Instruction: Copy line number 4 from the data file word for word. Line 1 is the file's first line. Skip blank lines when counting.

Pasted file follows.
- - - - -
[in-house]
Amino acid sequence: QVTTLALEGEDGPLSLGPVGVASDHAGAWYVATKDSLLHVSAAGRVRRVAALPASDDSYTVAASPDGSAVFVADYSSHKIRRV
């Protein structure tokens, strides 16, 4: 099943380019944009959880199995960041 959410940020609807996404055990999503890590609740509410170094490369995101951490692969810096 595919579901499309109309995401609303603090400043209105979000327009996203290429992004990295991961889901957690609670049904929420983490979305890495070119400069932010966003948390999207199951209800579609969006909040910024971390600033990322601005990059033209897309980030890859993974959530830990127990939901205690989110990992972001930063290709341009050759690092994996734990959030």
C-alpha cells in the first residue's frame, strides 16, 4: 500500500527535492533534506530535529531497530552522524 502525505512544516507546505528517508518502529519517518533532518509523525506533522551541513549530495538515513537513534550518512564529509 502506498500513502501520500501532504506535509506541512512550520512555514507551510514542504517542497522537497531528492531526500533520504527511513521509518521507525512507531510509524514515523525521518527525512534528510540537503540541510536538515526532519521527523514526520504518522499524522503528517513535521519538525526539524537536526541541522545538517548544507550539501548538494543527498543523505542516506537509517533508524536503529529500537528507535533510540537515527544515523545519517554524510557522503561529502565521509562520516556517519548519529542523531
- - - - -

C-alpha cells in the first residue's frame, strides 16, 4: 500500500527535492533534506530535529531497530552522524 502525505512544516507546505528517508518502529519517518533532518509523525506533522551541513549530495538515513537513534550518512564529509 502506498500513502501520500501532504506535509506541512512550520512555514507551510514542504517542497522537497531528492531526500533520504527511513521509518521507525512507531510509524514515523525521518527525512534528510540537503540541510536538515526532519521527523514526520504518522499524522503528517513535521519538525526539524537536526541541522545538517548544507550539501548538494543527498543523505542516506537509517533508524536503529529500537528507535533510540537515527544515523545519517554524510557522503561529502565521509562520516556517519548519529542523531